Lewis Moody: Mad Dog - An Englishman
By Lewis Moody
Lewis 'Mad Dog' Moody has been a familiar face in English rugby for fifteen successful and, at times, painful years. The former Leicester and now Bath flanker has seen and done it all in a sport that has changed beyond recognition from his first forays into the sport to the huge spectacle that rugby, and especially test match rugby, has become. Known for his near-suicidal fashion of playing the game, Moody has achieved as much as anyone in the history of the sport, from league, cup and European honours with an iconic Leicester Tigers team alongside the likes of Martin Johnson and Neil Back, to a 2003 World Cup winners medal and an MBE when still a young man. A great deal of heartbreak would follow - pain, illness, self-doubt and dark days in the four years before the next World Cup campaign that saw Moody and England fall in the 2007 final but he re-emerged to finally captain his country to a third World Cup campaign in 2011. Mad Dog - An Englishman is the story, warts and all, of one of the most-loved and respected British sporting figures; a story that allows the reader into the inner sanctum of a top rugby star's life, from the early days of student and rugby dressing room mayhem, to the latter years of dedication to the cause, and utter professionalism against all odds. You may think some of Lewis Moody's adventures are well-known. You would be wrong. In this searingly honest autobiography the original 'Mad Dog' lays himself bare and, along the way, takes you on an incredible journey that will make you laugh, cry and understand what it takes to construct a career as successful as Lewis Moody's.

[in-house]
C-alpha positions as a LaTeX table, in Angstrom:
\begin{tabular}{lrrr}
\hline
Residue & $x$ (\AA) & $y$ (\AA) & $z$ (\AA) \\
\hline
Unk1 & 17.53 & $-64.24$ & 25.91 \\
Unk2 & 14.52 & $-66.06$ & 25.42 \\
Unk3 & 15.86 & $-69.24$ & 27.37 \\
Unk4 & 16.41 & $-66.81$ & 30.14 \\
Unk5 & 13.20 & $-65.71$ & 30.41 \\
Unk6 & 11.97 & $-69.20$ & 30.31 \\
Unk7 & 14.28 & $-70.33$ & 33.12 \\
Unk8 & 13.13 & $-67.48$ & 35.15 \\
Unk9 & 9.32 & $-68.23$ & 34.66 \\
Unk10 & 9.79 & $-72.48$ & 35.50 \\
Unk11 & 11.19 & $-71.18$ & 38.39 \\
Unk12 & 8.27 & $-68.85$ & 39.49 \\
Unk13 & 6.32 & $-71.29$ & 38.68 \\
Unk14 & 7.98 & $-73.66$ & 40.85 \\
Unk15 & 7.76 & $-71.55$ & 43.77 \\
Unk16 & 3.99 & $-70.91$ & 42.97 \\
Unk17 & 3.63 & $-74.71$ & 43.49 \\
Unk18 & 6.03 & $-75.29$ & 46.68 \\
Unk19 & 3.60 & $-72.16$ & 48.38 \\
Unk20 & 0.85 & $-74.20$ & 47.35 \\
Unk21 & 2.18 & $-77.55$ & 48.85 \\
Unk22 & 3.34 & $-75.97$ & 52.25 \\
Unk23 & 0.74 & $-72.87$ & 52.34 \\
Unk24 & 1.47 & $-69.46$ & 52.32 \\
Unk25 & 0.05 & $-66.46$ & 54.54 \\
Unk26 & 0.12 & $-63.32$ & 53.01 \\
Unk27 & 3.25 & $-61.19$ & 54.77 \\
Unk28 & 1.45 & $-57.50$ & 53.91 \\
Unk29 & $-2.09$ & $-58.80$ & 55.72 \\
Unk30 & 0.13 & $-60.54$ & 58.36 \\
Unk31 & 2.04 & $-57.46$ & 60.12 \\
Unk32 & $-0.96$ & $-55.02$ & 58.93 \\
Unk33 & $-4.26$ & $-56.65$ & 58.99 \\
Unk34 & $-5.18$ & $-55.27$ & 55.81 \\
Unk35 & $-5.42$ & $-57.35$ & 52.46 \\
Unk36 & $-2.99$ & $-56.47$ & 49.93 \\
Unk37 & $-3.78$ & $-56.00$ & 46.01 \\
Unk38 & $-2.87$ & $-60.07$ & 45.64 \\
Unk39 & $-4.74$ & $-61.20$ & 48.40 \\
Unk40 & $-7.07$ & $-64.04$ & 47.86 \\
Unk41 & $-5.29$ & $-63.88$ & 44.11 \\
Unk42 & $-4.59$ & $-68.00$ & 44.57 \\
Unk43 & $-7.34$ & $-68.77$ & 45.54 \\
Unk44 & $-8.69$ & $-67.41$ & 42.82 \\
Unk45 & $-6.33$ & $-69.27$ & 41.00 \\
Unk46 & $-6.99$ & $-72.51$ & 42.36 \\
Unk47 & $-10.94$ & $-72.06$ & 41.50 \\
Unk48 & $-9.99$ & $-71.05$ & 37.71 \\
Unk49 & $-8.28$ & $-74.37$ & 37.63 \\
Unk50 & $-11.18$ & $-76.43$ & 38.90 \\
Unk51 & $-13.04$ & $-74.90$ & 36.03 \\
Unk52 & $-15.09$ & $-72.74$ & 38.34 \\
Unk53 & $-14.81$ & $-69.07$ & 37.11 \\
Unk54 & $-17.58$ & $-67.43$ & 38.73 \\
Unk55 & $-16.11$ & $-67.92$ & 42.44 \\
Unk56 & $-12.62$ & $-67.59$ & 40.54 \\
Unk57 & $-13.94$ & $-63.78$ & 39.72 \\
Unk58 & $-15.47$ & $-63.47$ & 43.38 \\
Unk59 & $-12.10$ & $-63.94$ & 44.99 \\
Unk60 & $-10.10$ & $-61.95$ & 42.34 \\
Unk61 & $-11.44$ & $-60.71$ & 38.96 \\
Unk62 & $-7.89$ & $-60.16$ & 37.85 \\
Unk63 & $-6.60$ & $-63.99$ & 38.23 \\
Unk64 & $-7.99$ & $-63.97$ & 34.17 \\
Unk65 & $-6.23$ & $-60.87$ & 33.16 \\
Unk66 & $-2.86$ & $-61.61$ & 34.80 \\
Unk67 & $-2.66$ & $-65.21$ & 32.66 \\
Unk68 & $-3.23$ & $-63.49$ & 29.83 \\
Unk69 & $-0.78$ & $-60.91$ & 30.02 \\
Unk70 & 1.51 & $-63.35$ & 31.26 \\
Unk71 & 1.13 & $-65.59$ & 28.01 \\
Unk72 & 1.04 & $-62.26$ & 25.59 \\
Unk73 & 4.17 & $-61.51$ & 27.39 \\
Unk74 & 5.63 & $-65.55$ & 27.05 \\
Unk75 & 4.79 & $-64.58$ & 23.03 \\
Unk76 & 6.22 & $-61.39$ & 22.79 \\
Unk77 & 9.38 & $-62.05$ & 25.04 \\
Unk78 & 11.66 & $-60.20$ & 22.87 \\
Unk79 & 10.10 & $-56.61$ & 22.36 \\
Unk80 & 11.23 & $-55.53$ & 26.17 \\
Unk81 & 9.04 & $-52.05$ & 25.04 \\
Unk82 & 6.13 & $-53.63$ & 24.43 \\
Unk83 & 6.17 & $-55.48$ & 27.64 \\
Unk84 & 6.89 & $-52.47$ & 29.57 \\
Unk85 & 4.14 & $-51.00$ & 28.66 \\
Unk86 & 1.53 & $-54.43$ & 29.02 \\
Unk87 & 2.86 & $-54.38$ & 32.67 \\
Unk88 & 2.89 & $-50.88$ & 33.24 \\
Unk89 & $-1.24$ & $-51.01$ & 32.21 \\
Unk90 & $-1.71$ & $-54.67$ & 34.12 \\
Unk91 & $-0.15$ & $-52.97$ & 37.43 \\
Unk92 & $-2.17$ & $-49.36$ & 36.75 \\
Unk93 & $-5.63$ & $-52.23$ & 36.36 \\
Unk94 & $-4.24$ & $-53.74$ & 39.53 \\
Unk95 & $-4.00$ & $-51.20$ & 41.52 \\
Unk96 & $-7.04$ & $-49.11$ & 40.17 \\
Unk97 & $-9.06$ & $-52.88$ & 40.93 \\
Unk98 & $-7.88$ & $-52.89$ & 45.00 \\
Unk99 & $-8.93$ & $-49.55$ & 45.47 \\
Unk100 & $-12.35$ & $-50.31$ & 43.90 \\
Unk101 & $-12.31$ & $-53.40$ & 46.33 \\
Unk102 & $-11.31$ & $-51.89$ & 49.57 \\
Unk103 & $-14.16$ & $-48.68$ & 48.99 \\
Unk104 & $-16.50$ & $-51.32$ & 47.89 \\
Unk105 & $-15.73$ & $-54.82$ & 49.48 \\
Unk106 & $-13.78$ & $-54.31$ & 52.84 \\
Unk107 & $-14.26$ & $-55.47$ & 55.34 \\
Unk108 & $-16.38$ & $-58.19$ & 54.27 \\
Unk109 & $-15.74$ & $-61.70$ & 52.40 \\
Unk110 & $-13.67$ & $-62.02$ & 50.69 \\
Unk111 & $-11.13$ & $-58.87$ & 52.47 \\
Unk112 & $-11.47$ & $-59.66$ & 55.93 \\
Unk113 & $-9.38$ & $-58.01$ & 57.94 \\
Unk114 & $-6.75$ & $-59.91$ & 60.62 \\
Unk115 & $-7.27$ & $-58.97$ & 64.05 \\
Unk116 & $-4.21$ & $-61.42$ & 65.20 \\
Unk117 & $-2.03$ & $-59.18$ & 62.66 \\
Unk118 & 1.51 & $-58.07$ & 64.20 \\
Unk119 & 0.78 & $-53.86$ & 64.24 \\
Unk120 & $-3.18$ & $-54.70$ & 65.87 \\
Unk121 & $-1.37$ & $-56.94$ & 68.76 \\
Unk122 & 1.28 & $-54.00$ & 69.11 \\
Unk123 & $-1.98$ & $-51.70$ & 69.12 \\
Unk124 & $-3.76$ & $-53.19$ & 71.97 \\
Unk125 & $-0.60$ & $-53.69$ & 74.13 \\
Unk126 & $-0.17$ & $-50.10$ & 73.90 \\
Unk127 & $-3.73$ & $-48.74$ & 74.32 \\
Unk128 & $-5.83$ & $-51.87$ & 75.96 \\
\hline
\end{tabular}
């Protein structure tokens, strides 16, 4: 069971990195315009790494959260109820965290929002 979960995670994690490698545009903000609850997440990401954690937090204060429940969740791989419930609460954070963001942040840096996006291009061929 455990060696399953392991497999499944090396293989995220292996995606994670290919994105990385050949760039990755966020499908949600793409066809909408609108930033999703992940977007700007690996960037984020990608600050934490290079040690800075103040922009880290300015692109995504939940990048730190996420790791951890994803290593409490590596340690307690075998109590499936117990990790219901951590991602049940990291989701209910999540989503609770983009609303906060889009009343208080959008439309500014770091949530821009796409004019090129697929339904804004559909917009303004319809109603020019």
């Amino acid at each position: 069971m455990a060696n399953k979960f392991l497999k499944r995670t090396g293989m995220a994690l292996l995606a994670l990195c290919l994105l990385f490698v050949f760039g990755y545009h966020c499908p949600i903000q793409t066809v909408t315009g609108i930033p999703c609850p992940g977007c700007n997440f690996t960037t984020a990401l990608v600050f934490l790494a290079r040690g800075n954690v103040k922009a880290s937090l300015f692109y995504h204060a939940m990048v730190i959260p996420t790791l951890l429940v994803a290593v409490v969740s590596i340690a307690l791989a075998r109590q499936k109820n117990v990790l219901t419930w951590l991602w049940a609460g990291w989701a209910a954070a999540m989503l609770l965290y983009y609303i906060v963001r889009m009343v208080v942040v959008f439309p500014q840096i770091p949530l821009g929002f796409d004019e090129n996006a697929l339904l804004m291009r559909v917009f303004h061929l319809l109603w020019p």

By The Lance Armstrong Foundation
Since the now-ubiquitous LIVESTRONG wristbands became available in May 2004, the Lance Armstrong Foundation, founded by cancer survivor and cycling champion Lance Armstrong, has raised more than $50 million for cancer survivorship programmes. Here for the first time is a collection of the voices and personal stories of a range of cancer survivors. There is Mike, a male survivor of breast cancer, who talks about gender stereotypes and genetic testing. Eric, the father of a five-year old brain tumour survivor, recalls how friends and strangers helped his family with financial issues and how the experience brought him and his wife closer together. From cancer's effect on a marriage, to coping with grief; from financial and work struggles to insight into how cancer can change the parent-child relationship irrevocably, this reassuring, poignant and ultimately uplifting book sheds light on all aspects of living with and after cancer.